Copying Subtitles and additional audio streams - ffmpeg patch?

MontysEvilTwin

Well-Known Member
Nicesplice is handy for removing adverts from recordings, but I have noticed that when the cropped files are played back on the HDR-FOX, the sound drops out for a few seconds after each join. If the dialogue starts quickly after a join it is sometimes necessary to leave a few seconds of the advert in to avoid sound loss (there is a work around, wait until the sound resumes and rewind to just after the join and then play). Also when played on other devices, the length of the recording is usually misreported and there can be problems when a join is reached (some players are better than others, Kodi is pretty good). These issues are caused by timestamps in the ts file and can be fixed by remuxing. If you just want to remux the video and main audio stream, this can be done on the unit itself with ffmpeg:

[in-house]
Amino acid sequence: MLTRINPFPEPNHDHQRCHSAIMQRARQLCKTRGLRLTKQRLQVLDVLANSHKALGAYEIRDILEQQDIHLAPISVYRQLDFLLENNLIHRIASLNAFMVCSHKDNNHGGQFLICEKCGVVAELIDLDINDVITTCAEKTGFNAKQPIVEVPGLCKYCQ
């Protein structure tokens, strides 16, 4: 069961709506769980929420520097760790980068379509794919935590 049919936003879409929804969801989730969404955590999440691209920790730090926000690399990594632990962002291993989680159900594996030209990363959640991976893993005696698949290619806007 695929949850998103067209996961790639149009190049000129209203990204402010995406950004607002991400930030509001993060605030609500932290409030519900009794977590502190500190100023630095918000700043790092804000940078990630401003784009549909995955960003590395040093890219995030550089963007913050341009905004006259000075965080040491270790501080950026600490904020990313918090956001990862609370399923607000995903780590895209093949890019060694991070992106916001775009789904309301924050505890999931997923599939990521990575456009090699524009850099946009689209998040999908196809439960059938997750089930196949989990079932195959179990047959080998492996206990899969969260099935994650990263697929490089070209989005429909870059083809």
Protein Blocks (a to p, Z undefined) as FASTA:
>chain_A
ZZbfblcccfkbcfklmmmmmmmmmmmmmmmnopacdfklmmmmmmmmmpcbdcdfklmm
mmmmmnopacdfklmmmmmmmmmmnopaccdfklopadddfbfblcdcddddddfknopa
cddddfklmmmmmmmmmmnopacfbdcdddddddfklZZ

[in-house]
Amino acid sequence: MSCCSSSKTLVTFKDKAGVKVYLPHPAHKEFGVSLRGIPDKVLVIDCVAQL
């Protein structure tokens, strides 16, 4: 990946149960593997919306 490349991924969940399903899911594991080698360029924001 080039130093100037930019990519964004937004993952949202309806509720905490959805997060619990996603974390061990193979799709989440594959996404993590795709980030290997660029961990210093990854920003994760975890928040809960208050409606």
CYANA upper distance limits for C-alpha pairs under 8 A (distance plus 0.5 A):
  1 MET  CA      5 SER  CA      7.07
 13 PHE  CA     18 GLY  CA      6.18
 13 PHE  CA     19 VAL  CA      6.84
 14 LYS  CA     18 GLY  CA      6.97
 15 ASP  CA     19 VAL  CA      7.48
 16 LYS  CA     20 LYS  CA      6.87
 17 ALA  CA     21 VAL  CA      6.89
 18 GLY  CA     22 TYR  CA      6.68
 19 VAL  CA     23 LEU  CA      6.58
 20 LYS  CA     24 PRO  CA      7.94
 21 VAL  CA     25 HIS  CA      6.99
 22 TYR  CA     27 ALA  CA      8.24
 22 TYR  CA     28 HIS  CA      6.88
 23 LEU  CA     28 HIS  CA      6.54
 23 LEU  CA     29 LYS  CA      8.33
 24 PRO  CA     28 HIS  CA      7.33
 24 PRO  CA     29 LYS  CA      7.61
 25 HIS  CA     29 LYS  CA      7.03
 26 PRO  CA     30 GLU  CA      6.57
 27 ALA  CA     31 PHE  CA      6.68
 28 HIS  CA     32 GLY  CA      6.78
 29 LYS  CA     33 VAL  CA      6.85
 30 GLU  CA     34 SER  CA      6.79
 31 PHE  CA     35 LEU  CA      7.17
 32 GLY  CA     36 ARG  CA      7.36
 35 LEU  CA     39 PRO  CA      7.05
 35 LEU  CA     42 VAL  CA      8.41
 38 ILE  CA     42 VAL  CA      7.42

Code:
ffmpeg -i input.ts -c copy output.m2ts
This is quick (no transcoding) and will fix the timestamps. It works for both MPEG2/ MP2 and H.264/ AAC recordings. If the file extension of the output file is then changed to ts (from m2ts) you can use the Sidecar package to create hmt and nts files for playback on the HDR-FOX with full transport controls.
Copying subtitles with ffmpeg was recently mentioned here. It is possible to copy additional streams using the map option with ffmpeg see here.
There seem to be up to four relevant streams in a DVB-T transmission, 0:0 (video), 0:1 (main audio),
0:2 (audio description or subtitle) and 0:3 (subtitle). If there are no subtitles, MPEG2 recordings tend
to have just two streams, with subtitles four: it seems there is a dummy audio stream at 0:2 if there is no audio description track. H.264 recordings have 3 or 4 streams, 3 if no audio description. For both MPEG2 and H.264 video, with audio description and subtitles the following can be used to copy the four streams into a new file:
Code:
ffmpeg -i input.ts -map 0:0 -map 0:1 -map 0:2 -map 0:3 -c copy output.m2ts